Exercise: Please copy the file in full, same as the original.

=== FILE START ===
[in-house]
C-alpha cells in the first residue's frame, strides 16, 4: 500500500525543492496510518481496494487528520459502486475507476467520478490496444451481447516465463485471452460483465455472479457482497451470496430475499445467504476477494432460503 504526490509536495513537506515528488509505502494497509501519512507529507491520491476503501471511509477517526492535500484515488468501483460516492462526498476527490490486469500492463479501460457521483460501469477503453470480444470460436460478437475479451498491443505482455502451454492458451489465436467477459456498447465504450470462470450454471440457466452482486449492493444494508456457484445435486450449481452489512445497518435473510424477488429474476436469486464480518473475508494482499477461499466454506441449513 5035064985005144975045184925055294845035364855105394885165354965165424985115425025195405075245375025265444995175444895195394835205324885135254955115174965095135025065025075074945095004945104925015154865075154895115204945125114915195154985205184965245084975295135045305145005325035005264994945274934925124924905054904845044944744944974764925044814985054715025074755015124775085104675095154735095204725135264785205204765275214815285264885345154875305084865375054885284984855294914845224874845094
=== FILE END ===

[in-house]
C-alpha cells in the first residue's frame, strides 16, 4: 500500500525543492496510518481496494487528520459502486475507476467520478490496444451481447516465463485471452460483465455472479457482497451470496430475499445467504476477494432460503 504526490509536495513537506515528488509505502494497509501519512507529507491520491476503501471511509477517526492535500484515488468501483460516492462526498476527490490486469500492463479501460457521483460501469477503453470480444470460436460478437475479451498491443505482455502451454492458451489465436467477459456498447465504450470462470450454471440457466452482486449492493444494508456457484445435486450449481452489512445497518435473510424477488429474476436469486464480518473475508494482499477461499466454506441449513 5035064985005144975045184925055294845035364855105394885165354965165424985115425025195405075245375025265444995175444895195394835205324885135254955115174965095135025065025075074945095004945104925015154865075154895115204945125114915195154985205184965245084975295135045305145005325035005264994945274934925124924905054904845044944744944974764925044814985054715025074755015124775085104675095154735095204725135264785205204765275214815285264885345154875305084865375054885284984855294914845224874845094